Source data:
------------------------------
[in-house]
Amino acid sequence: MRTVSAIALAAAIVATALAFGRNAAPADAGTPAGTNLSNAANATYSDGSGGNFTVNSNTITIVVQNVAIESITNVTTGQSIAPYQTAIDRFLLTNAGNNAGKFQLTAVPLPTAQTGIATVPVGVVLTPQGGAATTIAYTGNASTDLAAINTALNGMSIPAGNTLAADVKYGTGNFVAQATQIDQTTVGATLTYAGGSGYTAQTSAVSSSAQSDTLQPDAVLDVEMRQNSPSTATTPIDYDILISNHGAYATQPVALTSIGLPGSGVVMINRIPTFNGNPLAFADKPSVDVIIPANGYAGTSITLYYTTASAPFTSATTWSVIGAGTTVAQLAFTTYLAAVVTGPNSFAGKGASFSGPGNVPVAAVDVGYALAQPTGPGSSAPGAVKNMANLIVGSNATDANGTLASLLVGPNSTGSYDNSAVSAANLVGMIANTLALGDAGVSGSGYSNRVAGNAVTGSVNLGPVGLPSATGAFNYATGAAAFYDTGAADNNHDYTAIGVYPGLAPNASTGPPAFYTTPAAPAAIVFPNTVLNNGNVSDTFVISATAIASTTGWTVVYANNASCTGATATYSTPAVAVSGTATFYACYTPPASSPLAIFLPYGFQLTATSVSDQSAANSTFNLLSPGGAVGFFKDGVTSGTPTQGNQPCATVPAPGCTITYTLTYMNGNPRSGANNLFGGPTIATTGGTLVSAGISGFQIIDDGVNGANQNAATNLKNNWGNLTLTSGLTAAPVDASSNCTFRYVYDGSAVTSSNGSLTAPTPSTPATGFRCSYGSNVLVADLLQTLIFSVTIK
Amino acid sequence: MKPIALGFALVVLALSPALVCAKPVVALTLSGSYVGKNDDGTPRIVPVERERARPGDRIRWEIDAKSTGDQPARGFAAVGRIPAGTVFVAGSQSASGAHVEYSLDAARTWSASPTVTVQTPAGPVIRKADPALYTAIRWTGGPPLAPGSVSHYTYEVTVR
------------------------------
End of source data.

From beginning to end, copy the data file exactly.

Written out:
[in-house]
Amino acid sequence: MRTVSAIALAAAIVATALAFGRNAAPADAGTPAGTNLSNAANATYSDGSGGNFTVNSNTITIVVQNVAIESITNVTTGQSIAPYQTAIDRFLLTNAGNNAGKFQLTAVPLPTAQTGIATVPVGVVLTPQGGAATTIAYTGNASTDLAAINTALNGMSIPAGNTLAADVKYGTGNFVAQATQIDQTTVGATLTYAGGSGYTAQTSAVSSSAQSDTLQPDAVLDVEMRQNSPSTATTPIDYDILISNHGAYATQPVALTSIGLPGSGVVMINRIPTFNGNPLAFADKPSVDVIIPANGYAGTSITLYYTTASAPFTSATTWSVIGAGTTVAQLAFTTYLAAVVTGPNSFAGKGASFSGPGNVPVAAVDVGYALAQPTGPGSSAPGAVKNMANLIVGSNATDANGTLASLLVGPNSTGSYDNSAVSAANLVGMIANTLALGDAGVSGSGYSNRVAGNAVTGSVNLGPVGLPSATGAFNYATGAAAFYDTGAADNNHDYTAIGVYPGLAPNASTGPPAFYTTPAAPAAIVFPNTVLNNGNVSDTFVISATAIASTTGWTVVYANNASCTGATATYSTPAVAVSGTATFYACYTPPASSPLAIFLPYGFQLTATSVSDQSAANSTFNLLSPGGAVGFFKDGVTSGTPTQGNQPCATVPAPGCTITYTLTYMNGNPRSGANNLFGGPTIATTGGTLVSAGISGFQIIDDGVNGANQNAATNLKNNWGNLTLTSGLTAAPVDASSNCTFRYVYDGSAVTSSNGSLTAPTPSTPATGFRCSYGSNVLVADLLQTLIFSVTIK
Amino acid sequence: MKPIALGFALVVLALSPALVCAKPVVALTLSGSYVGKNDDGTPRIVPVERERARPGDRIRWEIDAKSTGDQPARGFAAVGRIPAGTVFVAGSQSASGAHVEYSLDAARTWSASPTVTVQTPAGPVIRKADPALYTAIRWTGGPPLAPGSVSHYTYEVTVR